by Alan D. Harvey
Probably the most mystifying - and indeed most disturbing - development in post WWII British society has been the upsurge in Scottish, Welsh, and even English, "nationalisms".
Wales was united with England as long ago as 1536 to form
the embryo United Kingdom, and the parliaments of England and Scotland were
officially merged in 1707 - though the de
facto union had actually taken place in 1603 when the crowns of Scotland
and England were united, the term Great Britain first came into use to describe
our nation, and our beloved Union Flag was first introduced. In 1801
That should have been the end of the matter, for all logic
and common sense shows that
Alas appalling government mishandling of the Potato Famine
and meddling from the Vatican produced a growth in Irish
"nationalism" during the latter part of the 19th century,
which reached its tragic conclusion in 1922 when 26 counties broke away
(hopefully temporarily) from the rest of Britain. In spite of this disaster,
Viewed in such a context the upsurge of regional
"nationalisms" during the recent few decades has been an enigma, and
runs counter to the historical imperatives of our global age. The Italians and
Germans, after all, were united as nations far later than
It is the contention of this writer that the main reason for
the growth of regional "nationalisms" within the
The fact that the four basic regions of the
There is of course a historical reason why
Be this as it may, there has never been any uniform
structure for British teams competing at international level. In both soccer
and the Empire/Commonwealth Games the four component parts of the United
Kingdom have always competed independently, whereas in both lawn tennis and the
Olympic Games there have always been united Great Britain &
Ireland/Northern Ireland squads. In both rugby union and golf, however, there
has traditionally been a mixture, with the four home nations competing
independently in some competitions, but united in others. Prior to the
introduction of the Rugby World Cup the highest pinnacle of the game took the
form of the British Lions' tours to the three great southern hemisphere
Commonwealth nations, when united teams from the whole of the British Isles
were selected - and here perhaps lies the most hopeful example for the future.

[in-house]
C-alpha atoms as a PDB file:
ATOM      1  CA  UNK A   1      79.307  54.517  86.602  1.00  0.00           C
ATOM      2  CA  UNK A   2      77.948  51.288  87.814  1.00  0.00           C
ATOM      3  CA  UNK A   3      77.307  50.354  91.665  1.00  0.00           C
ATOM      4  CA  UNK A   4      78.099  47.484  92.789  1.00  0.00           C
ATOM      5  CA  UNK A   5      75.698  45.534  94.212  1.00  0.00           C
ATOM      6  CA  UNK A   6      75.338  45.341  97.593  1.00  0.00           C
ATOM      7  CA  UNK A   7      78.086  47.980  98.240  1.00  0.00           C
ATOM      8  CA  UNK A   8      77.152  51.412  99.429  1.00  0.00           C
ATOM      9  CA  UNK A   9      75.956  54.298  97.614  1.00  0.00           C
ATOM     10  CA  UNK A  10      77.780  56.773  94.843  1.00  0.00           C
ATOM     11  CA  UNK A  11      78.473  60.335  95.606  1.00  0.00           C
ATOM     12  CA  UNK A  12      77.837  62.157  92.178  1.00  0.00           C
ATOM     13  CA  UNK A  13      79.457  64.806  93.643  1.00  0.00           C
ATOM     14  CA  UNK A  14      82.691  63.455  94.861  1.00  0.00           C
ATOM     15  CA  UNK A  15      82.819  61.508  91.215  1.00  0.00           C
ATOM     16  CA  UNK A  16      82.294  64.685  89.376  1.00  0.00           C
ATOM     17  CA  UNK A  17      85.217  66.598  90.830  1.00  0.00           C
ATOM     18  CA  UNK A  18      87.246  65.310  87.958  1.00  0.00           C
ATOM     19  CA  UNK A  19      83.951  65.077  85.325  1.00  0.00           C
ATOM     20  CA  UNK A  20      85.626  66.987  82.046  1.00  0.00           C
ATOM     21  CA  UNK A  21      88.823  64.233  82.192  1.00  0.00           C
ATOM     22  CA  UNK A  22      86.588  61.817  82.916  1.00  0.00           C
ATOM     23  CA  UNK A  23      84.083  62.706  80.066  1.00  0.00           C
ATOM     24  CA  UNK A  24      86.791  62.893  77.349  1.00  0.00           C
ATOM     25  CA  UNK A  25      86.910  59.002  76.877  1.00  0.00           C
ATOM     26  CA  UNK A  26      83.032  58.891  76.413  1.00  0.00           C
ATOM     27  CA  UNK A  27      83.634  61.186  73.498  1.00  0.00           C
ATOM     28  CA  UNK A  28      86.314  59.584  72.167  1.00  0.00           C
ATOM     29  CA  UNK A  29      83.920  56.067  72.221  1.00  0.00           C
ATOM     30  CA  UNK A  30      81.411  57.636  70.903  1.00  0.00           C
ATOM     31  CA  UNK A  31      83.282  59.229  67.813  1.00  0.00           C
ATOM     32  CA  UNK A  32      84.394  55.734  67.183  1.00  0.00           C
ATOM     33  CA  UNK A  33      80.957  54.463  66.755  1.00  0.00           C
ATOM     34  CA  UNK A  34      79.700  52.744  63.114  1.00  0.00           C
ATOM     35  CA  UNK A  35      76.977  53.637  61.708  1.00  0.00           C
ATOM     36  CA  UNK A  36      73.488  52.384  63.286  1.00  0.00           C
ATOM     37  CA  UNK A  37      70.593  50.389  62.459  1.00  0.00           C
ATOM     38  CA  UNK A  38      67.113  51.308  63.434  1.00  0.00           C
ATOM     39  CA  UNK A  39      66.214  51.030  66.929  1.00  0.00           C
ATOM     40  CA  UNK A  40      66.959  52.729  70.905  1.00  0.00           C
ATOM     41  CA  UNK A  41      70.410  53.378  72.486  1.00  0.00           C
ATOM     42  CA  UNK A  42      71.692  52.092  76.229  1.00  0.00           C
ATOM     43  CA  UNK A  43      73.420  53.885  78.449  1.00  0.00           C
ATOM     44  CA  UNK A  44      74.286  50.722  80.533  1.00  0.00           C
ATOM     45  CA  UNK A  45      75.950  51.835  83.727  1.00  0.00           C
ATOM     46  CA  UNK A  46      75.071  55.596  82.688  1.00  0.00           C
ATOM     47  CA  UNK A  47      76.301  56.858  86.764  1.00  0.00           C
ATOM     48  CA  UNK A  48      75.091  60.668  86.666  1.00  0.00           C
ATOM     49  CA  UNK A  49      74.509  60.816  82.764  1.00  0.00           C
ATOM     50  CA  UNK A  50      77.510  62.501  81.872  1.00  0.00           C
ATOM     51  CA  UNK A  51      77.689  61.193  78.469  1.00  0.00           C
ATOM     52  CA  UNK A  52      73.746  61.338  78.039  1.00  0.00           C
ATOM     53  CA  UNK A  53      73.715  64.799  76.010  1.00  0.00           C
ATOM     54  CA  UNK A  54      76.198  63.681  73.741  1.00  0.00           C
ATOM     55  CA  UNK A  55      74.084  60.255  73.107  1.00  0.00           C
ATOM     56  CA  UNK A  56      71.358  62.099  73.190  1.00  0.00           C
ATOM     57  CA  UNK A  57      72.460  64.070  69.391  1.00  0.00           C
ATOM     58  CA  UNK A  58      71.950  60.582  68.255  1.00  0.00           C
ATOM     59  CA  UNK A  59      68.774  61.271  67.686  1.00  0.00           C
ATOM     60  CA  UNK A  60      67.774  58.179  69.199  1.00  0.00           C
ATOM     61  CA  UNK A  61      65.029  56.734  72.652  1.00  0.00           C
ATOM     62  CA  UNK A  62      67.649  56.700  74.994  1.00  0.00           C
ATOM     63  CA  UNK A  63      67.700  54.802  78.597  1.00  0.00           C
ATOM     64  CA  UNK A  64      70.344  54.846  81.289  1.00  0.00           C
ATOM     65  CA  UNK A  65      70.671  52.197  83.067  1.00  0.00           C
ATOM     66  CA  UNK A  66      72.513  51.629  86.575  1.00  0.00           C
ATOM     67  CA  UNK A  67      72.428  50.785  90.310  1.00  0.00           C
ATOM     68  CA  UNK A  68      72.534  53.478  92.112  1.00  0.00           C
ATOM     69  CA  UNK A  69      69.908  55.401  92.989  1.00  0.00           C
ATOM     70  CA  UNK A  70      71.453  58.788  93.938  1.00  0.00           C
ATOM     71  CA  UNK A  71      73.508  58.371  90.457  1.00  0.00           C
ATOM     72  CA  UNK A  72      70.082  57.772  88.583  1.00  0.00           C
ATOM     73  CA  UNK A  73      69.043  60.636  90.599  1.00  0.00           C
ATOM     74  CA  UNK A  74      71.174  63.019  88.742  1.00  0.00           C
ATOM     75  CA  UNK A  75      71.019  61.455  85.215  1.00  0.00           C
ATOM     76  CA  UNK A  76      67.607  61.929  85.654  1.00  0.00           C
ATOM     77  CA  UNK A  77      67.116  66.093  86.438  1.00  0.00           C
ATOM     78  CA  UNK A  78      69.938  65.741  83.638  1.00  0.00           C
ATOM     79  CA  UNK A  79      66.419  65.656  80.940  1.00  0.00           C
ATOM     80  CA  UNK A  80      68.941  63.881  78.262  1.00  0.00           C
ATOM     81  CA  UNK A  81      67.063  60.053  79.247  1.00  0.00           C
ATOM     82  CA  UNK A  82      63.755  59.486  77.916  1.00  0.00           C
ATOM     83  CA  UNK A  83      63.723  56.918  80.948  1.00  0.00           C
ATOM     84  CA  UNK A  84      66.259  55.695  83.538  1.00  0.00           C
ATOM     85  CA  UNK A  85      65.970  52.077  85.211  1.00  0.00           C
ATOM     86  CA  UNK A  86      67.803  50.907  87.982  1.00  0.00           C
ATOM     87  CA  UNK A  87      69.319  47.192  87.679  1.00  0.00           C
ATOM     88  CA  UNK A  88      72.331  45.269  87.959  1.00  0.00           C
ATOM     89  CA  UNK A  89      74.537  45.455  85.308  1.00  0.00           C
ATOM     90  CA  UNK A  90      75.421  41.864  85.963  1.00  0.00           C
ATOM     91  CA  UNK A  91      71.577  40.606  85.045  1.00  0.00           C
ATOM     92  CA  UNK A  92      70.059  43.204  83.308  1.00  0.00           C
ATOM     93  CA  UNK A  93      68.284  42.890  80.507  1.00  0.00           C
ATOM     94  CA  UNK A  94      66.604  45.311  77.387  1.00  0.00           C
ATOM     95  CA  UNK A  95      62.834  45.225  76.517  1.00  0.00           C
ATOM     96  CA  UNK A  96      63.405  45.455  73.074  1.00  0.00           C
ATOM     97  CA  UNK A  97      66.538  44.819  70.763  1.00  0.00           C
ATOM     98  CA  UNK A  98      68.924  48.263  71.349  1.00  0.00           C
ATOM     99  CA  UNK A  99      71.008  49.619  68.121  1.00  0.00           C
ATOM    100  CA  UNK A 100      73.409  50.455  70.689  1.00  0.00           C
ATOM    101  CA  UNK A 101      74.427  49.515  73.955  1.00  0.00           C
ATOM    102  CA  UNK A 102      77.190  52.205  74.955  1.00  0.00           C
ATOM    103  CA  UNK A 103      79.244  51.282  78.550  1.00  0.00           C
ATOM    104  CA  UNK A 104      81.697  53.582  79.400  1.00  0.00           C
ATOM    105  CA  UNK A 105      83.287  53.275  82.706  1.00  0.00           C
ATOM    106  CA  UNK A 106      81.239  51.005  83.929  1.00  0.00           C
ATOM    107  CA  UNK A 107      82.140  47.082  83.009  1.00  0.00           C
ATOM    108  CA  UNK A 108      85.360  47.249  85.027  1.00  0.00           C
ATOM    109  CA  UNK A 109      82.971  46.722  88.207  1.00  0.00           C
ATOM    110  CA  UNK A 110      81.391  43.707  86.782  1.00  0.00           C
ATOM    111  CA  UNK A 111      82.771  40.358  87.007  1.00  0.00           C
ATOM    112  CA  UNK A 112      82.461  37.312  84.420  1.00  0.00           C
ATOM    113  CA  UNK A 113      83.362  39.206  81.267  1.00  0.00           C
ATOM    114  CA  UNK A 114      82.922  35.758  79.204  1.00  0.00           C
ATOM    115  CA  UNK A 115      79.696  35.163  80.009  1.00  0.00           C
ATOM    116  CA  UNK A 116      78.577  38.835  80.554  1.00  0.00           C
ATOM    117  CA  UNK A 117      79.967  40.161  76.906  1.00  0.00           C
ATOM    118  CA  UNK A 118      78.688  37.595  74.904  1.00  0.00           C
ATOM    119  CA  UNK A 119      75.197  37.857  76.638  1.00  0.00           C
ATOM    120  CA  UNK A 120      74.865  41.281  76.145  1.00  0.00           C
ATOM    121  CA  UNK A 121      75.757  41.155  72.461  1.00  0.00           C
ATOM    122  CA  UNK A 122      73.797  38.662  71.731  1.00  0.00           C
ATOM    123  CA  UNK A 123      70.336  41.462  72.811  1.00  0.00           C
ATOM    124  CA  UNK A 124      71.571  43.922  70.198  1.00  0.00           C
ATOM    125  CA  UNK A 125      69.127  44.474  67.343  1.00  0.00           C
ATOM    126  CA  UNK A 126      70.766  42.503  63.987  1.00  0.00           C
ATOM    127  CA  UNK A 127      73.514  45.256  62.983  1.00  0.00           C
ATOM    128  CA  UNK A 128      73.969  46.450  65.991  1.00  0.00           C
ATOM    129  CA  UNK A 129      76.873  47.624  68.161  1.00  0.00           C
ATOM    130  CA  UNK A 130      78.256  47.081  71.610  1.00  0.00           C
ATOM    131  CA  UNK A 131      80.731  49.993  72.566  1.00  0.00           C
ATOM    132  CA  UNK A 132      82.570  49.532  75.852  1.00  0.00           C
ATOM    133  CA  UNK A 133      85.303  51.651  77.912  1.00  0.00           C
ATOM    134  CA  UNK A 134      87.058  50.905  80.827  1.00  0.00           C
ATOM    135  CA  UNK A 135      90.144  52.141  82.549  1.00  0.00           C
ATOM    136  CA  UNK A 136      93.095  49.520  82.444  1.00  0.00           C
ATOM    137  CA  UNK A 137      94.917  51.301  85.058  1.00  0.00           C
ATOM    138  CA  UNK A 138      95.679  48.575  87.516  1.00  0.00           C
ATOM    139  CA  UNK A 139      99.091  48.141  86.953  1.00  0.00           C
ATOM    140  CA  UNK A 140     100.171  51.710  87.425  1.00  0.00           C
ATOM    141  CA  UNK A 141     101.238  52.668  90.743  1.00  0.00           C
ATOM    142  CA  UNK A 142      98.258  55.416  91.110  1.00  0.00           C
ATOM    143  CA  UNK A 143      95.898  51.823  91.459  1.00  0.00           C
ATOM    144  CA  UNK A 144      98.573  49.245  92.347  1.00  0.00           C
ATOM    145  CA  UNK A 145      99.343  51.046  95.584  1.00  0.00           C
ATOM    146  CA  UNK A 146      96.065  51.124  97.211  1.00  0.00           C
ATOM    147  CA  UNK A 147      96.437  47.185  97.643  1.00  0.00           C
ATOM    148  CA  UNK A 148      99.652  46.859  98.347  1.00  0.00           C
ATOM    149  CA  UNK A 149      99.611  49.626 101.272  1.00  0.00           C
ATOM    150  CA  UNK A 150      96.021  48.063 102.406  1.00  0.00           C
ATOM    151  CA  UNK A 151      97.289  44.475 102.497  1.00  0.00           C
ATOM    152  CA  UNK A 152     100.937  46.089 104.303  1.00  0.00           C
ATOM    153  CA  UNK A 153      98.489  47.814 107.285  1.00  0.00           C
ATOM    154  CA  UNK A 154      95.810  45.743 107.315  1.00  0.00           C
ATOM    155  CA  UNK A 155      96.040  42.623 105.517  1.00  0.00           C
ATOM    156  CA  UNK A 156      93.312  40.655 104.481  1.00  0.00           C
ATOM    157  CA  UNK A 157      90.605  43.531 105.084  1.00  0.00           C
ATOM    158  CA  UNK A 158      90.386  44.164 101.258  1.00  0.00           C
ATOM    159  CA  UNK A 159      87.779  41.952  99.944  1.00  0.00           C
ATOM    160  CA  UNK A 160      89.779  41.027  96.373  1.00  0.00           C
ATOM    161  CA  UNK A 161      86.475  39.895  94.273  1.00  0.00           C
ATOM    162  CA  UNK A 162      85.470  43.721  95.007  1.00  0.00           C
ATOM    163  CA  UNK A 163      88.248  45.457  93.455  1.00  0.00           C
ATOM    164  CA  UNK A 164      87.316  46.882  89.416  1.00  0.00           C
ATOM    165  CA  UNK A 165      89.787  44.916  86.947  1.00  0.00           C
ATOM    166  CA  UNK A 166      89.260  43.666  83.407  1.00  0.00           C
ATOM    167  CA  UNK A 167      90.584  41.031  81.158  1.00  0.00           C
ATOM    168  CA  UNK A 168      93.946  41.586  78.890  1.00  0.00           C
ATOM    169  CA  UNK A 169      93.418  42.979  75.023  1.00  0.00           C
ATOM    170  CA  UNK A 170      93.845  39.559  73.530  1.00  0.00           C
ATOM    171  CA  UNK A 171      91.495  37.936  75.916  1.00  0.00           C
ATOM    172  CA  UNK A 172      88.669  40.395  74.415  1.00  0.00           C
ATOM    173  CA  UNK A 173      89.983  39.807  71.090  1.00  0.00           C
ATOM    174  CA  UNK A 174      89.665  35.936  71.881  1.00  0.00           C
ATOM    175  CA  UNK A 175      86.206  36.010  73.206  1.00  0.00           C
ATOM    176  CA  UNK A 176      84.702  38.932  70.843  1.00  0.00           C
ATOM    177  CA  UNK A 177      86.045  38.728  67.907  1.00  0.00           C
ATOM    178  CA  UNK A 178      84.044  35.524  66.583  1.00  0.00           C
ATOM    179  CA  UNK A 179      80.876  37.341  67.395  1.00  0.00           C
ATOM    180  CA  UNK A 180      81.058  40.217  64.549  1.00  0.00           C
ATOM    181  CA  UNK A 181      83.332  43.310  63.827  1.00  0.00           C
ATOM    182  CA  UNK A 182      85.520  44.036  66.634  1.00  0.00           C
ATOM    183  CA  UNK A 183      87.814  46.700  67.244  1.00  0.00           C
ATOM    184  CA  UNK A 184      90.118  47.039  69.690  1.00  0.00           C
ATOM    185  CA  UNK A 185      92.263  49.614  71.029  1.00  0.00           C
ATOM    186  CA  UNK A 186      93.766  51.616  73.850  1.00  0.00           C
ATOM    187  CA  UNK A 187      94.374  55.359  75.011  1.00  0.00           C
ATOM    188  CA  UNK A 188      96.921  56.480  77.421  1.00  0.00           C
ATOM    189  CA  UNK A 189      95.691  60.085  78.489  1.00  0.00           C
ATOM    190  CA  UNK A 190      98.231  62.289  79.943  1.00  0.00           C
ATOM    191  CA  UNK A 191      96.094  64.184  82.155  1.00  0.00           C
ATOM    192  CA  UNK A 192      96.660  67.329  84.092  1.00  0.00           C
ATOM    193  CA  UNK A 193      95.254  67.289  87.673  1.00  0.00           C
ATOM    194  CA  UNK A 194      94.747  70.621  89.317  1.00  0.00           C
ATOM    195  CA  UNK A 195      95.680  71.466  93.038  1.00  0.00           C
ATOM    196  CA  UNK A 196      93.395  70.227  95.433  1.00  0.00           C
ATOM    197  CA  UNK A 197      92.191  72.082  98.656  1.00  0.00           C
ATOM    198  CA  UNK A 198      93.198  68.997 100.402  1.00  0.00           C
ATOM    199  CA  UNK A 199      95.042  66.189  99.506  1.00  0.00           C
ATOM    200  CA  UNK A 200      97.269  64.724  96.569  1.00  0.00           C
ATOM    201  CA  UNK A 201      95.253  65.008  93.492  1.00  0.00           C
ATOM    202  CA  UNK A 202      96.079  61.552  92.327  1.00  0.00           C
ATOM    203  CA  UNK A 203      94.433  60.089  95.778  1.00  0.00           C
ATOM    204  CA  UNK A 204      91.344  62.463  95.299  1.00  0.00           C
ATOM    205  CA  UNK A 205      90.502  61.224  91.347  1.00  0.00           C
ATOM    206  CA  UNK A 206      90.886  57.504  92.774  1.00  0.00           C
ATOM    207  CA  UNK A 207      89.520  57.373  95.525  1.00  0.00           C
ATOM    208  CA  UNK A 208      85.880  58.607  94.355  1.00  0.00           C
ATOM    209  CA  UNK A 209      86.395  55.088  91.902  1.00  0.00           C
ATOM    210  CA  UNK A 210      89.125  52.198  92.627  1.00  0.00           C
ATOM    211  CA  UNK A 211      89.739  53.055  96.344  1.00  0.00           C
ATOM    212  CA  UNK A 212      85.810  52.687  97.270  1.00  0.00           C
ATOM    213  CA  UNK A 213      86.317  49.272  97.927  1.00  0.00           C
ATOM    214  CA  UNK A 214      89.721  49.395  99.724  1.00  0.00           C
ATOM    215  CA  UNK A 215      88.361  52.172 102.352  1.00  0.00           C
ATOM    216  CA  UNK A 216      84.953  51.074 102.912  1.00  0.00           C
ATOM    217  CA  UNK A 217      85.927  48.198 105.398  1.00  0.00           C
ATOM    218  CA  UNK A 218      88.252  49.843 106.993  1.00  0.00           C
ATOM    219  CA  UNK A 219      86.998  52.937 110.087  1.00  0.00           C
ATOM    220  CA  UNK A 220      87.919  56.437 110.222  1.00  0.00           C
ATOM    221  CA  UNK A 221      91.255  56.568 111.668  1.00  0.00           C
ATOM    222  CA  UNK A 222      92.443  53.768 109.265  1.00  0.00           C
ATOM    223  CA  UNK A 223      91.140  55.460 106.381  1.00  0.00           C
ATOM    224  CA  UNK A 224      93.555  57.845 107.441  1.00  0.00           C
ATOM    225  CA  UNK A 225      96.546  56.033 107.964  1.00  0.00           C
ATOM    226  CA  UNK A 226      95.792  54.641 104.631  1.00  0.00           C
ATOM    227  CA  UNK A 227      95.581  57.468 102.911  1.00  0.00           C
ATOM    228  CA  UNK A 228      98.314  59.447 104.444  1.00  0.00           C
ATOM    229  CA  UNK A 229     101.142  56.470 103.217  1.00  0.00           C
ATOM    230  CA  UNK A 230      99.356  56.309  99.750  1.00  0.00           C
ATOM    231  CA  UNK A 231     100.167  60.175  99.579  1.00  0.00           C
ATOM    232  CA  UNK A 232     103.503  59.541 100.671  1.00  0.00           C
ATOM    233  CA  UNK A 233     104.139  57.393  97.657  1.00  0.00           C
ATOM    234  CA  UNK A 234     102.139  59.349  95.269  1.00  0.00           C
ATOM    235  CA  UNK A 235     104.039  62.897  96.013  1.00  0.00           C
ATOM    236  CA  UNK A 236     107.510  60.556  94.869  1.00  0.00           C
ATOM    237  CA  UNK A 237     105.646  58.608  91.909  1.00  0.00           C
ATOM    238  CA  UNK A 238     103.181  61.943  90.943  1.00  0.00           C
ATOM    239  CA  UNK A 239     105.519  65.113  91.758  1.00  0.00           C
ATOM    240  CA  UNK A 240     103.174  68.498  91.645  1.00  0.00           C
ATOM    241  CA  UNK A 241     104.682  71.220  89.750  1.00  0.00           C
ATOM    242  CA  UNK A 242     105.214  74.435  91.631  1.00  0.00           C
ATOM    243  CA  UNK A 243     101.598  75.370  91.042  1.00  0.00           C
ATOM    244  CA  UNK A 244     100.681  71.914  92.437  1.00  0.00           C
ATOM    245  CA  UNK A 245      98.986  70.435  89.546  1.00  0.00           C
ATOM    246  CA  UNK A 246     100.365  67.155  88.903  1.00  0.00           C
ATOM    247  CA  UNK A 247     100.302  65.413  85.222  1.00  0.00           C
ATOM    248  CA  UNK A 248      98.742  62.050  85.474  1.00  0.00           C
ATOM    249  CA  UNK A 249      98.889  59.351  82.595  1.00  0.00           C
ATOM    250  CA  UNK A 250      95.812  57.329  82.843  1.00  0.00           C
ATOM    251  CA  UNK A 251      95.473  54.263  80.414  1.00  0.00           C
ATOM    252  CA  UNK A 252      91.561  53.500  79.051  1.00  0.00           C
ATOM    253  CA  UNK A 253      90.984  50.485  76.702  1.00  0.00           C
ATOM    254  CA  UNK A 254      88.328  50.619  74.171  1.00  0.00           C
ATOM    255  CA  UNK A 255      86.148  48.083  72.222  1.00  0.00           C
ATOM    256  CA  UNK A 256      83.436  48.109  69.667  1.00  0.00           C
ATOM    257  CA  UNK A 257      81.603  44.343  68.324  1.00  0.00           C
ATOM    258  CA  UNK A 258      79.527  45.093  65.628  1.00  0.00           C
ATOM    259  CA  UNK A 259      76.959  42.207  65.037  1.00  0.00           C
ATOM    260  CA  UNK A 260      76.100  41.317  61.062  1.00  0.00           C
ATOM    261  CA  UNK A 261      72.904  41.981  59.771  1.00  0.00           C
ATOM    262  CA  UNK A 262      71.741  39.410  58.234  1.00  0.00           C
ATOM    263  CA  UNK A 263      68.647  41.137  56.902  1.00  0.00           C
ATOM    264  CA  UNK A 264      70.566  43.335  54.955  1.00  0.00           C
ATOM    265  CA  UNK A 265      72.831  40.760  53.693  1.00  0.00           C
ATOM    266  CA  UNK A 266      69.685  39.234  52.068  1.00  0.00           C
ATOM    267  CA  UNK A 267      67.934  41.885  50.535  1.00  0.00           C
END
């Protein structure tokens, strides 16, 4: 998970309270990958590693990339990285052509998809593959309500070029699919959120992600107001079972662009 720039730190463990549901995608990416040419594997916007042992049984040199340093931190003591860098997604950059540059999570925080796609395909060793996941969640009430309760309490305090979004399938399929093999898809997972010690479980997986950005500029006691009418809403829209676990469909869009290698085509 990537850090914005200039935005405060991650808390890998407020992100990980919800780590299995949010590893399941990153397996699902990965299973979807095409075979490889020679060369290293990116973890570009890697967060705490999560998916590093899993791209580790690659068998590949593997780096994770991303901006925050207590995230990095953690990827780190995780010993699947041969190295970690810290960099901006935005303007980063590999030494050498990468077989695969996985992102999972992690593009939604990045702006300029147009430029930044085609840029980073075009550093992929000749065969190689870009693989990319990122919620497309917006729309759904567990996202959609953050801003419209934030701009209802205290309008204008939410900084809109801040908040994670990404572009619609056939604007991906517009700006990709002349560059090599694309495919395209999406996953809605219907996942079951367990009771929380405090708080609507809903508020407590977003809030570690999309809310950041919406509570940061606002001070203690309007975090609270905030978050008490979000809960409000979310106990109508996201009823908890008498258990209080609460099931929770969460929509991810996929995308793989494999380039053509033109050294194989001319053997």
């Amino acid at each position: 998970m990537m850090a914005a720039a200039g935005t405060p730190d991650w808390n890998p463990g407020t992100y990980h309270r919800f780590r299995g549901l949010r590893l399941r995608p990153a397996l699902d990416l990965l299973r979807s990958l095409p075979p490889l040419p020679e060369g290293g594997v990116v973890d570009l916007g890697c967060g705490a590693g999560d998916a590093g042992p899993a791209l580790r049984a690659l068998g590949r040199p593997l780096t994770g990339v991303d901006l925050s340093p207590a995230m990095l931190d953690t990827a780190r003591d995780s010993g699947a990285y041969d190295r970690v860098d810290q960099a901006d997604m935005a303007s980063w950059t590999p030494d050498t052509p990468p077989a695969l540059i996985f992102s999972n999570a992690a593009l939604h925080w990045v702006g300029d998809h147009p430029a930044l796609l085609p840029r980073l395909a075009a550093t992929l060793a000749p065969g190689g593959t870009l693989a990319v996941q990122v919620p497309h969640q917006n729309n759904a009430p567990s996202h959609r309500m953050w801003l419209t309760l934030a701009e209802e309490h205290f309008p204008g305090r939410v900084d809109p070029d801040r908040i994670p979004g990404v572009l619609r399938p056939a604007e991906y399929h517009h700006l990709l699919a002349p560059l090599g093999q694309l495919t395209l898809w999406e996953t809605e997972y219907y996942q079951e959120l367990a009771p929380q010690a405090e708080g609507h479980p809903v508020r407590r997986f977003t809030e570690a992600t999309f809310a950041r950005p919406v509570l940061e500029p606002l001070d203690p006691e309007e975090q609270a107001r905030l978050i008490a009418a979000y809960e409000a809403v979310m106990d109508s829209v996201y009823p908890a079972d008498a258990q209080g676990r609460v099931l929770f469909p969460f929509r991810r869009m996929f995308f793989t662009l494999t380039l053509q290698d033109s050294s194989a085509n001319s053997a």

In golf there always used to be a similar structure, with united British Isles
teams being selected for the biennial Ryder, Curtis and Walker Cup competitions
against the United States - though regretfully in more recent years a united
British team has been superseded by a united European team in the Ryder Cup, an
unpopular and ridiculous step which must be reversed as soon as possible.
Cricket has always been an anachronism however, for although the national team
has always played under the archaic name of "
In many other countries all sports fall under some form of central control. In New Zealand the white fern badge is common to all sports at international level, and likewise in South Africa during the days of civilised rule the springbok badge was awarded to all those who represented their country. Britain should clearly therefore adopt a similar system, with a central authority sanctioning the awarding of a common national symbol to all recognised sports (i.e. not pseudo-sports such as synchronised swimming and model aircraft racing!) at international level, with selections for such teams being opened not only to citizens of the United Kingdom, but indeed to all Britons from throughout the British Isles.
As for the nature of this common national sporting badge it seems obvious that rugby's precedent should be followed, and it should therefore be the lion. A common design must be agreed upon, but hopefully this will feature a realistic lion emblem surmounted by a crown, rather than any more abstract stylised form.
It must be emphasised, however, that the advent of united
British sporting squads will not mean
the end of separate Scottish, Welsh and English teams etc., as the component
regions of the
The advent of such a united system under a common badge would seem to have many advantages :-
1) It will inspire greater British unity and patriotism, and thereby will undoubtedly strike a deathblow to regional "nationalisms".
2) It will help to re-emphasise the fact that all of
3) As far as golf is concerned, the end of a united European team in the Ryder Cup may prove to be yet another nail in the coffin of the EU.
As far as disadvantages are concerned - well, there don't appear to be any!